Advocacy and Student Rights

Editor's note: Ryan attended the CDN NextGen Leadership Summit in early April and tells us about his experiences during the weekend and his positive experience with his school's Resource Center for Persons with Disabilities (RCPD) office. When I was diagnosed with T1D  late in my high school career, I never thought I’d travel far from my hometown for college. Everything I needed to survive was conveniently located in my hometown: my medications, my doctors, and of course my family of support.… Read more
This past week, I had the distinct pleasure of attending “The State of Diabetes” - a meeting for congressional members on Capitol Hill. While it does sound like “The State of the Union” address, I was not appointed the “designated survivor” (lucky for you). Rather, this meeting of the minds allowed the most prominent members in the diabetes community to come together and brief congress people on where our country is in diabetes research, expenses, and overall life with the disease. This meeting… Read more
Editor's Note: Thanks to support from Insulet, makers of the Omnipod, CDN is able to provide our Political Advocacy Guide to all who want to make an impact!     I was diagnosed with type 1 diabetes in 2011 at age 12. After going to a doctor’s appointment where I was promised there would be no shots, I was ironically rushed to the hospital for a diagnosis of type 1 diabetes and shots for the rest of my life. Since then, I have had many ups and downs, but I have also found a community. I have… Read more
CDN STUDENT ADVICE COLUMNISTS 2018-2019 Editor's note: A warm welcome to our new Student Advice Columnists for the 2018-2019 school year! They'll be answering your anonymous questions about everything T1D and young adulthood. Ask your question here! Q: What’s your best advice for finding a balance between not milking your accommodations and other’s sympathies and not having enough resources? I’ve always been told not to use my diabetes as a crutch but it’s hard sometimes when you get some… Read more
KAMERAN ULFERTS, UNIVERSITY OF NEBRASKA-KEARNEY '18 My experience with the disability services office at the university I attend, the University of Nebraska-Kearney, started out with a unique narrative. When I arrived to college as a freshman I had been living with diabetes for about five to six years and I began to soak up every opportunity of independence that presented itself. I grew up in a small, rural school where the label “diabetic” was almost always attached to my identity. Coming to… Read more
By now, most everyone is aware of the advantages of diabetic alert dogs (DAD). Pre-symptomatic alerts on high and low blood sugars alleviate worry about the rollercoaster ride that is blood glucose levels and nighttime lows are less of a concern. I don’t need to tell you about the security or relief I feel with my DAD in hand, but there is a lot more to life with a DAD than the benefits of easier blood sugar management. You surely know why you might want one, but what is the everyday reality of… Read more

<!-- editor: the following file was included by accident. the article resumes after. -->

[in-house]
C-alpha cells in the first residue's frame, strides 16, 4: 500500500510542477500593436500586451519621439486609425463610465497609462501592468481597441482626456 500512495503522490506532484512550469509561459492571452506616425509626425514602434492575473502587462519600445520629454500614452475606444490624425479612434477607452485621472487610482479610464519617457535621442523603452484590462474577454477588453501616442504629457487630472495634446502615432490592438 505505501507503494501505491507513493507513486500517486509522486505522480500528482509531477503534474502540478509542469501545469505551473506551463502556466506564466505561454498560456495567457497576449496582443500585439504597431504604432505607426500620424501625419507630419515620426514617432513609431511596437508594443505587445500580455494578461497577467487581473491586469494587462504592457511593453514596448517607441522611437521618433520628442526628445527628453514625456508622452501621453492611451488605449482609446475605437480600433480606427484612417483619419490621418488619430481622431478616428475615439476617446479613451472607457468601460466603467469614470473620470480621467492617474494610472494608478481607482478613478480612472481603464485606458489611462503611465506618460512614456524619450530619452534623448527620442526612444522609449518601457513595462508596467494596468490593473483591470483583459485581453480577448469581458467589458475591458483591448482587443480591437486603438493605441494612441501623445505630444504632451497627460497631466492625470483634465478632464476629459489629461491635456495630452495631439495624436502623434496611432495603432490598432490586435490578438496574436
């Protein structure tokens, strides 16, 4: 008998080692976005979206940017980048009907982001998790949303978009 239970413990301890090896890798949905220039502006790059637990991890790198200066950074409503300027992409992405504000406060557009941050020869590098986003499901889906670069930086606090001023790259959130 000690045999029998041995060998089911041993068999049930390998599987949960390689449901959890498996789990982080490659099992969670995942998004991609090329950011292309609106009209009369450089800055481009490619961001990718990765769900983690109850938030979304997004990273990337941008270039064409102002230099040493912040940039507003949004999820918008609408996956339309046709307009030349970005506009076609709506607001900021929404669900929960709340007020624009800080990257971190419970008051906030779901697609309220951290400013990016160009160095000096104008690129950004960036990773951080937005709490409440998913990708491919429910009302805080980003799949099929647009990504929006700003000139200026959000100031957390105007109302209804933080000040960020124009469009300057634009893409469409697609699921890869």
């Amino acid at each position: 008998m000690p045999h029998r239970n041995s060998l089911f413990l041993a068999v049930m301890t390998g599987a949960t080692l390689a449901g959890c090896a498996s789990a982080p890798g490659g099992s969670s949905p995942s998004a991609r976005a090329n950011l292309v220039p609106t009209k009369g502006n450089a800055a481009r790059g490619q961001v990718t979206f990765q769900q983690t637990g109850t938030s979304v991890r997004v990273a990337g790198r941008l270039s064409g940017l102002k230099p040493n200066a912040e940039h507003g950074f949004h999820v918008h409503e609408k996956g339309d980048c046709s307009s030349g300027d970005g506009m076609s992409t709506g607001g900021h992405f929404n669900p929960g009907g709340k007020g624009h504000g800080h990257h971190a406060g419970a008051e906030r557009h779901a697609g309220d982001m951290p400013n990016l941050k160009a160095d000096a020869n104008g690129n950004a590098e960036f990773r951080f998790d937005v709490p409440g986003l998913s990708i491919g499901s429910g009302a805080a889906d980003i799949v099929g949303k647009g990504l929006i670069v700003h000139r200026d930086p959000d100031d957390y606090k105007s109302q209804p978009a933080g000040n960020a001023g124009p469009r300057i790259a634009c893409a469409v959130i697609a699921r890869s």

"If you don't take this exam, you'll get a zero on it and your final exam will be worth double, which is nearly half of your grade." Not exactly the words any college kid wants to hear from their professor, especially when the student is having an insulin pump malfunction. That's exactly the situation I found myself in my sophomore year of college, and with no established office of disabilities on campus, it was just me advocating against university policy. Don't get me wrong, I absolutely… Read more
KAMERAN ULFERTS, UNIVERSITY OF NEBRASKA- KEARNEY ‘18 Because of the T1D community I’ve been living with type 1 diabetes (T1D) for close to nine years of my life, and I have learned so many things about the disease and about myself in the midst of it all. Believe it or not, I am still learning every day. In the early honeymoon years of my T1D journey, the term “chronic illness” sounded like a scary medical label that made me a fragile alien on this planet where the majority of the inhabitants… Read more
If you’re reading this post, I can almost guarantee that sometime, somewhere, you’ve come into contact with someone who was misinformed to some degree about diabetes. I’ve learned to expect and accept this; after all, the media doesn’t do a good job of dispelling diabetes myths and outdated information. I was not, however, expecting misinformation to come from a college professor in the School of Public Health & Health Sciences. I was caught off-guard by her explanation of type 1 diabetes… Read more
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